Lee Hall

Has been described as a Possible Bastle, and also as a Possible Pele Tower

There are masonry ruins/remnants remains

NameLee Hall
Alternative Names
Historic CountryNorthumberland
Modern AuthorityNorthumberland
1974 AuthorityNorthumberland
Civil ParishBellingham

A pleasant early eighteenth century house standing close to the River North Tyne betwwen its confluences with the River Rede and the Houxty Burn. It is the result of a radical transformation carried out in the seventeenth century on a strong house, bits of which are still evident at the back of the building. In 1620 this was termed a 'capital messuage'; the earlier structure had housed people since at least the thirteenth century. (Dodds 1999)

House. Early C18 with C17 core. Ashlar facade, random rubble behind and to lower one-bay wing on left. Welsh slate roof. 2½ storeys. 5 bays. Double-span roof with projecting former service wing to rear. Symmetrical. C20 double door in doorway with moulded round-arched head, with curved keystone, on moulded imposts. Above a floating cornice and pulvinated frieze. Round-headed window in similar frame above. All other ground and 1st floor windows are 12-pane sashes in lightly-moulded surrounds. Similar surrounds to 6-pane attic windows. Bands at ground, 1st and 2nd floor level. Alternating and rusticated quoins. Moulded cornice. Gabled roof with kneelers behind cornice, i.e. from earlier house. Stone-corniced gable stacks. Right return has massive truncated external gable stack; similar stack visible above one-bay left extension.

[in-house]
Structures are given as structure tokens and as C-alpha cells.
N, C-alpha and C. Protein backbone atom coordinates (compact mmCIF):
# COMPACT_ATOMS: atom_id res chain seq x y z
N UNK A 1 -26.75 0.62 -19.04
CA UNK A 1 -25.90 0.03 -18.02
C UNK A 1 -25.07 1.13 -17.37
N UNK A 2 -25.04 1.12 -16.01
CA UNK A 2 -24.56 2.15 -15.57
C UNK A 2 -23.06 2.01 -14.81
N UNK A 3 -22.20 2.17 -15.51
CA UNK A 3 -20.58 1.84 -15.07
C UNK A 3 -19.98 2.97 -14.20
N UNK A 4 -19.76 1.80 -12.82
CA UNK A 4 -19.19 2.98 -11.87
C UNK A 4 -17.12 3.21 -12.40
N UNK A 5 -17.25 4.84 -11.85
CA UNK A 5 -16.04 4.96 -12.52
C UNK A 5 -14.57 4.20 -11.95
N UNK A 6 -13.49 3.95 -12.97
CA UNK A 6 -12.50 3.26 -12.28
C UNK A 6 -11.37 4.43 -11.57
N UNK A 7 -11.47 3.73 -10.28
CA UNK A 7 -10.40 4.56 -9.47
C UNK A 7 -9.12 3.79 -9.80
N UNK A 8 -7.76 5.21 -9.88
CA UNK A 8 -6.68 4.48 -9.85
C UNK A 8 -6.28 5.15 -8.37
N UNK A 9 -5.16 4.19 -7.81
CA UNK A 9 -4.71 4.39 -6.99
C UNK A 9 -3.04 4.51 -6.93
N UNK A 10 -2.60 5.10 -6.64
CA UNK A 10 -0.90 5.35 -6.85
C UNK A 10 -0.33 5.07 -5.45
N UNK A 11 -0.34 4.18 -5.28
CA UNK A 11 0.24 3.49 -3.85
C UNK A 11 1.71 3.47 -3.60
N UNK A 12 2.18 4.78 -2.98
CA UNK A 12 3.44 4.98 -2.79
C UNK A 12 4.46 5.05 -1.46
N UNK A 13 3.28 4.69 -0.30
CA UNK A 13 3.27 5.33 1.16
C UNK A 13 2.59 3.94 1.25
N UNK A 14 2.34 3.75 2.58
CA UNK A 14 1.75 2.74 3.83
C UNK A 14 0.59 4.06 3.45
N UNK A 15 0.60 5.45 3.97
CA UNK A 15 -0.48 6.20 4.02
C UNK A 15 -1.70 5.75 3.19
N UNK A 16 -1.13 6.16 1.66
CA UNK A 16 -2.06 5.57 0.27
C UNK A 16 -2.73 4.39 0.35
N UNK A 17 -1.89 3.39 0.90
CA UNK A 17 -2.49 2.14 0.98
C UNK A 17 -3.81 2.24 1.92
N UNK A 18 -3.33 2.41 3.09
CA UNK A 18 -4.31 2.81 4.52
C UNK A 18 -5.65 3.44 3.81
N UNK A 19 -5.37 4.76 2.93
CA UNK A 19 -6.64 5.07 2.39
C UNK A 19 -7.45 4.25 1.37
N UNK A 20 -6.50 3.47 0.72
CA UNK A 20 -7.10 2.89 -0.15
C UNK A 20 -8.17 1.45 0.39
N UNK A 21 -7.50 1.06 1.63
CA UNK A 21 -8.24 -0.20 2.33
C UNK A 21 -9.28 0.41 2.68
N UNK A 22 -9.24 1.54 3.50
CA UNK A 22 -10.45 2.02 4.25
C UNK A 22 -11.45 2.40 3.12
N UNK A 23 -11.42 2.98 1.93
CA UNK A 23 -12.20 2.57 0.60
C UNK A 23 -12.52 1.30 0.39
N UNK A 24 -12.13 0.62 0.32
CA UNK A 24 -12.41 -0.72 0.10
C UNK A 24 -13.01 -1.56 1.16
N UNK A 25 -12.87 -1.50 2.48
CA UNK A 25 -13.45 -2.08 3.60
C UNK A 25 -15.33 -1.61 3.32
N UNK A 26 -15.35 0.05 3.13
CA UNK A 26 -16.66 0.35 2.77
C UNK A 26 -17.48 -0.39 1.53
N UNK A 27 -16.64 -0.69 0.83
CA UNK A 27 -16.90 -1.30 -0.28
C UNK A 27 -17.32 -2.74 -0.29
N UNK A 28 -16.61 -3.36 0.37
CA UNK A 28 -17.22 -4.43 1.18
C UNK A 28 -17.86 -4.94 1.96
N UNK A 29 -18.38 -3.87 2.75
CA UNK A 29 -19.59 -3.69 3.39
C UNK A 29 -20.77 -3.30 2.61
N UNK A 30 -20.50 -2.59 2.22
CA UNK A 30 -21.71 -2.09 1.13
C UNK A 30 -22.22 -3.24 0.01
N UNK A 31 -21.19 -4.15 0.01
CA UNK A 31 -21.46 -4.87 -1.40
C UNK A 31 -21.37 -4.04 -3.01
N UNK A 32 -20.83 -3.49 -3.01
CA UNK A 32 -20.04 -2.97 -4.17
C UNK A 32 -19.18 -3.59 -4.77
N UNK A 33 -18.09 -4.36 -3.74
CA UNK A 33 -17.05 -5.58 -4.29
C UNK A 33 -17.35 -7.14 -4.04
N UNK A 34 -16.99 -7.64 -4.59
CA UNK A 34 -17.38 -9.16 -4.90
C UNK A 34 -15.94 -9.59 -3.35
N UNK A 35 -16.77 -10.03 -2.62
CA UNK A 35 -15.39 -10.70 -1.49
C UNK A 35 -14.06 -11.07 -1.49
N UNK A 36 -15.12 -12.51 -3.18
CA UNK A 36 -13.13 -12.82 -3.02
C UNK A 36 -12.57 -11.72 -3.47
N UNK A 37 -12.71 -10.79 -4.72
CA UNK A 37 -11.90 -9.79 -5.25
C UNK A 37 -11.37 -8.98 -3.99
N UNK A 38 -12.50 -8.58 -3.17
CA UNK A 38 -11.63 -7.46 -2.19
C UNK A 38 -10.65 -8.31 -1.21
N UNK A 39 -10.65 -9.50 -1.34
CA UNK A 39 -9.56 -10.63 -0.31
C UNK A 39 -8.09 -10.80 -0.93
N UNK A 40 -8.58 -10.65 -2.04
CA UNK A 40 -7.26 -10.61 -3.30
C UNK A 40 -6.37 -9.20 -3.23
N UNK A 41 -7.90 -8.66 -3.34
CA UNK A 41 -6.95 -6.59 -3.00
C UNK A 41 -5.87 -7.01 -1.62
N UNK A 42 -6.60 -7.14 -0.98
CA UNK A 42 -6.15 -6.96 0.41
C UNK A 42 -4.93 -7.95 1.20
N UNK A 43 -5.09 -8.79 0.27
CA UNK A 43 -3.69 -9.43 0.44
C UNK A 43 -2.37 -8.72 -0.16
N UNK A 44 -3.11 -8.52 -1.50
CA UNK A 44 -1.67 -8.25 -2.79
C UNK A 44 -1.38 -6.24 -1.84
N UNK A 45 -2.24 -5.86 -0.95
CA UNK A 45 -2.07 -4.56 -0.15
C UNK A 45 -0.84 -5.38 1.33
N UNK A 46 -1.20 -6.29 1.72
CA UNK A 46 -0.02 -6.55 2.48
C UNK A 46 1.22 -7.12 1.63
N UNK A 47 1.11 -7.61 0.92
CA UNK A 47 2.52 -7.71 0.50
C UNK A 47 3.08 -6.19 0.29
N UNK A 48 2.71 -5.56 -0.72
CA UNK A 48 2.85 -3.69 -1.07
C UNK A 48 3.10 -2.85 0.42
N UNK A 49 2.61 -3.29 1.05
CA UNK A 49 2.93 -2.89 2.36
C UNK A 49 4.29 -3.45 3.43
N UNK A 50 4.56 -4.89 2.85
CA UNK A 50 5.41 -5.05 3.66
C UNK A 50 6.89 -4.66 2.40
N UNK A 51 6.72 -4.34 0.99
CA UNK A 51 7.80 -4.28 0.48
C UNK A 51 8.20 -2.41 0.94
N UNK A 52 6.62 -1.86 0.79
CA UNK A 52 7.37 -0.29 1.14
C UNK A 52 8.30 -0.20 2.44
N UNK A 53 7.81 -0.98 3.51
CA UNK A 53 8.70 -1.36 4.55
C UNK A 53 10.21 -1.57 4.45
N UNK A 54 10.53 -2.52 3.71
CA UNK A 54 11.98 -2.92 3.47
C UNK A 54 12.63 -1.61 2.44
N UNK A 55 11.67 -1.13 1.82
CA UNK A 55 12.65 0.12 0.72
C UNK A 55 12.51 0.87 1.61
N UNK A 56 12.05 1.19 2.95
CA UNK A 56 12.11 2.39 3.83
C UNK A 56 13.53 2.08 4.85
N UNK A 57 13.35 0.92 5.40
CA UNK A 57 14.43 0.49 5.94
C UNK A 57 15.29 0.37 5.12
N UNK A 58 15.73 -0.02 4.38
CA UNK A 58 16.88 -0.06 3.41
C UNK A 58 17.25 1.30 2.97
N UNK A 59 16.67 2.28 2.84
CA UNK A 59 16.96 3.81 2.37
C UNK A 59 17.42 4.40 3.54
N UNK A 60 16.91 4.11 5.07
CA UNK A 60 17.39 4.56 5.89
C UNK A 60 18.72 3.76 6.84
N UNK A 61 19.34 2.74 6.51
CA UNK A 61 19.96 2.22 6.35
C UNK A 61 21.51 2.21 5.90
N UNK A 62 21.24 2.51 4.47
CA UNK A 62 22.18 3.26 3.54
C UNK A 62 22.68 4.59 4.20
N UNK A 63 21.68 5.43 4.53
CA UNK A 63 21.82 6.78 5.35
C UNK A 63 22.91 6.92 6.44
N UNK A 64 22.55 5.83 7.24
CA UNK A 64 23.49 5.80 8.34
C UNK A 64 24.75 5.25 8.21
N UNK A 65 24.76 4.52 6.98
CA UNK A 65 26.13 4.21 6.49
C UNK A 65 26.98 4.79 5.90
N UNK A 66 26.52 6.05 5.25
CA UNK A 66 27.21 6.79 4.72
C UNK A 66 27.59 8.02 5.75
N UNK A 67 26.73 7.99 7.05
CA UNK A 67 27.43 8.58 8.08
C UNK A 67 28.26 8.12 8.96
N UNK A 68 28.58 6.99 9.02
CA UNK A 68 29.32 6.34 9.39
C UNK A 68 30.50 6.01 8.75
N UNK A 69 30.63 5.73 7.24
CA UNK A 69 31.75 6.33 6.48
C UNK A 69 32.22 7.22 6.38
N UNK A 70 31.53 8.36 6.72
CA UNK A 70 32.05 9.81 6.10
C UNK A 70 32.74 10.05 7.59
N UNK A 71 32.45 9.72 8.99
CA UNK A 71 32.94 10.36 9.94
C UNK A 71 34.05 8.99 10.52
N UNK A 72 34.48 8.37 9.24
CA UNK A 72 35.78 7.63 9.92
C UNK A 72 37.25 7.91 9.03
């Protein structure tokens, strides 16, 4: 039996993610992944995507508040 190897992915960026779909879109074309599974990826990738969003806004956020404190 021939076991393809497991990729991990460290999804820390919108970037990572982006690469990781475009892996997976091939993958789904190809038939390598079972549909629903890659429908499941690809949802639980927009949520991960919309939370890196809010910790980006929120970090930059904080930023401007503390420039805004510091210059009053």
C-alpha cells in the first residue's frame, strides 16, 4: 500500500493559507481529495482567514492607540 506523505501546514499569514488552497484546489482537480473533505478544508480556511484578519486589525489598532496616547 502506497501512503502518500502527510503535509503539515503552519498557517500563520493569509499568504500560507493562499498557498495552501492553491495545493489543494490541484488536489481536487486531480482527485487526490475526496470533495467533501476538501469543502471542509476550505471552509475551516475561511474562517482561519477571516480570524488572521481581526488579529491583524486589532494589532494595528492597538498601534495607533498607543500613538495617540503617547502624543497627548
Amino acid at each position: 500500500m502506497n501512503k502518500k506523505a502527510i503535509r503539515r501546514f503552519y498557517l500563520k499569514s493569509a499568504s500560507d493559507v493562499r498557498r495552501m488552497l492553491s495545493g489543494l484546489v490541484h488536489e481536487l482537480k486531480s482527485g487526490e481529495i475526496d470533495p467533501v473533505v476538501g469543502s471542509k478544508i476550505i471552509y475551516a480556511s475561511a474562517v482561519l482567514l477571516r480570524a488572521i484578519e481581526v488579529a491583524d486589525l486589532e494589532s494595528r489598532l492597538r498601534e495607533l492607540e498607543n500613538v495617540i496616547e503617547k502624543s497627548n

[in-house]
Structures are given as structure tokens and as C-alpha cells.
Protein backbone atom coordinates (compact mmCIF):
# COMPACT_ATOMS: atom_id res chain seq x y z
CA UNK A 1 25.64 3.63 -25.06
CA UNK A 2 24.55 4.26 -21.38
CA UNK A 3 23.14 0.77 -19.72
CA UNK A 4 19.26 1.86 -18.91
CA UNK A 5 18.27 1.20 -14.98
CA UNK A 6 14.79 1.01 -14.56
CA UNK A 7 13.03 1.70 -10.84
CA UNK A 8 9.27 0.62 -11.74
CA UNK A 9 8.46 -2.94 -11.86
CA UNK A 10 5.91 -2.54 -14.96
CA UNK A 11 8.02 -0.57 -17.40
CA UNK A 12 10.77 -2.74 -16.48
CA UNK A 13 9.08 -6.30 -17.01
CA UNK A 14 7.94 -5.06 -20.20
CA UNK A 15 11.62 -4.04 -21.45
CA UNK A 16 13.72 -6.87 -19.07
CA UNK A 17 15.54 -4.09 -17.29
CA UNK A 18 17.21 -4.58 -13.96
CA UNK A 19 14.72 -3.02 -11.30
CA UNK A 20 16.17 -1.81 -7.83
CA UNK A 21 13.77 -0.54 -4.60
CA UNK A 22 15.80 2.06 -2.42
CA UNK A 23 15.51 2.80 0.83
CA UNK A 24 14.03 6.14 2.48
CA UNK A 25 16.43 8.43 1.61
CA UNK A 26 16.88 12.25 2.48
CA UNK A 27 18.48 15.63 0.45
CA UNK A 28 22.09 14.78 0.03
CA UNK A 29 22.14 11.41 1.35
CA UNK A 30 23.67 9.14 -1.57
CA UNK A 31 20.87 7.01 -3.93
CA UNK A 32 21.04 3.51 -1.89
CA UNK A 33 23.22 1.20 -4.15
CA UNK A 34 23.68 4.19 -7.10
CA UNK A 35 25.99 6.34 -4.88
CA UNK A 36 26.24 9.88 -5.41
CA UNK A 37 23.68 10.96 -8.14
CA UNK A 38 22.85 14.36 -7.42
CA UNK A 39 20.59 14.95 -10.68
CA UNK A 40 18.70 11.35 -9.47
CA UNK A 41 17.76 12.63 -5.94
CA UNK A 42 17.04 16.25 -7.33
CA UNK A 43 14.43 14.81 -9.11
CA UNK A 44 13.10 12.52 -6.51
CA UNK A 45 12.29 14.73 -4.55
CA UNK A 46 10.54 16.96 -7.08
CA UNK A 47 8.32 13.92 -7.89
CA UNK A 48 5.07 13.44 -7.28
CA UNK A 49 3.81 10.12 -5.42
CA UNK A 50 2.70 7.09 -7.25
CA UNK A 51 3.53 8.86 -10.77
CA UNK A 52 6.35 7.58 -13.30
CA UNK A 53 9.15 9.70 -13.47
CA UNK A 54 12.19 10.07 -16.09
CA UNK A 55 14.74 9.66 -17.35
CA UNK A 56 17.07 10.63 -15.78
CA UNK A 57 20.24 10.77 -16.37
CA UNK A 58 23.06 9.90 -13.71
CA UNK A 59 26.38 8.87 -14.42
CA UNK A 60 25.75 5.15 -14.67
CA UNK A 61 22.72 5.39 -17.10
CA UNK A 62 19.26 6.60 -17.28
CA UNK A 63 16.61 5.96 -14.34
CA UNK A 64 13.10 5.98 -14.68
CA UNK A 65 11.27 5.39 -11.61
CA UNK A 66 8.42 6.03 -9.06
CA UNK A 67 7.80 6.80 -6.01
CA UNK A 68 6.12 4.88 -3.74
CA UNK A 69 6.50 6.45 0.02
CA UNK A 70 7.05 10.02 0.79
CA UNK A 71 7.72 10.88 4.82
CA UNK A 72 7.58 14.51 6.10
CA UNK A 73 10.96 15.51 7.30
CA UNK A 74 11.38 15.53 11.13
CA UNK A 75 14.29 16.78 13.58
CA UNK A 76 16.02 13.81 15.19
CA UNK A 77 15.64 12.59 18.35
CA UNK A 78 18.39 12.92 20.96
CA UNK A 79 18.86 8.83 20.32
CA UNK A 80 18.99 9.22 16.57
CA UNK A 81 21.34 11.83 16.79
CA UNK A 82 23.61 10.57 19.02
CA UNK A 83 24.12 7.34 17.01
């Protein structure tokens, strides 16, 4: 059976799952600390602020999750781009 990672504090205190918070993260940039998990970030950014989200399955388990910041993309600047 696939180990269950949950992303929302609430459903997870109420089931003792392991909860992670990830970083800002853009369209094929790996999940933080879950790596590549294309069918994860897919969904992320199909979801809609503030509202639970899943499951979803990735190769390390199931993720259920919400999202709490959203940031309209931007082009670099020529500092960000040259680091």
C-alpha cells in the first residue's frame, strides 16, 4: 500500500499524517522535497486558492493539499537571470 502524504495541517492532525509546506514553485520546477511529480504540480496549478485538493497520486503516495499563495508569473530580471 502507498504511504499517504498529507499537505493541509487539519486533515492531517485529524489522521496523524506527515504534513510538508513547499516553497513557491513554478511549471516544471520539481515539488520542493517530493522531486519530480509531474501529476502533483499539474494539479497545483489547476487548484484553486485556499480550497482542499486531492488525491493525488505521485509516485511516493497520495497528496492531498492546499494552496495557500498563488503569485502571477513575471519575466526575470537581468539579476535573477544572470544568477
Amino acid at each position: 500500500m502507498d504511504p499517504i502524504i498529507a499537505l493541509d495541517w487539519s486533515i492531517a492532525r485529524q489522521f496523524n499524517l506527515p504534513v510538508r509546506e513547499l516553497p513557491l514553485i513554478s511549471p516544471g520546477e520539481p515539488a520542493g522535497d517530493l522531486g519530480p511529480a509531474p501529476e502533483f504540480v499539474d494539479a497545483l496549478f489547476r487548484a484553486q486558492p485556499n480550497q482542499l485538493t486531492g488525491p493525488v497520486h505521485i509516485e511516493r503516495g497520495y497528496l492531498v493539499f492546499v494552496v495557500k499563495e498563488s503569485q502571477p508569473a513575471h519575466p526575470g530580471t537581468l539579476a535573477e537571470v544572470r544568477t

Interior has early C18 panelling and fireplace with bolection moulding in 1st floor front room; C17 stone fireplace with decorative lintel in 1st floor rear room. Many C18 doors, internal shutters and dado rails. Late C18 wood fireplace with Corinthian colonettes in ground floor front room. (Listed Building Report)

Gatehouse Comments

The social status of this building means if the C17 building was fortified it would have been a rather grander building than the pele-house type bastle probably something compareble to Doddington Bastle. However, as far as Gatehouse is aware, the only source suggesting this was fortified is from Dodds (1999), not a checkable source. In this area it would not be unreasonable to expect a C17 house to have some amount of defensive features and some 'military' architectural features. Any earlier medieval building may also have had some level of fortification, such as a solar tower, but there is no evidence for this.

- Philip Davis

Not scheduled

This is a Grade 2* listed building protected by law

Historic England Scheduled Monument Number
Historic England Listed Building number(s)
Images Of England
Historic England (PastScape) Defra or Monument number(s)
County Historic Environment Record
OS Map Grid ReferenceNY861797
HyperLink HyperLink HyperLink

No photos available. If you can provide pictures please contact Castlefacts

Most of the sites or buildings recorded in this web site are NOT open to the public and permission to visit a site must always be sought from the landowner or tenant.

Calculate Print


  • Dodds, John F., 1999, Bastions and Belligerents (Newcastle upon Tyne: Keepdate Publishing) p. 354-6
  • Dodds, Madeleine Hope (ed), 1940, Northumberland County History (Newcastle-upon-Tyne) Vol. 15 p. 242
  • Tomlinson, W.W., 1902, Comprehensive Guide to Northumberland (Newcastle-upon-Tyne) p. 217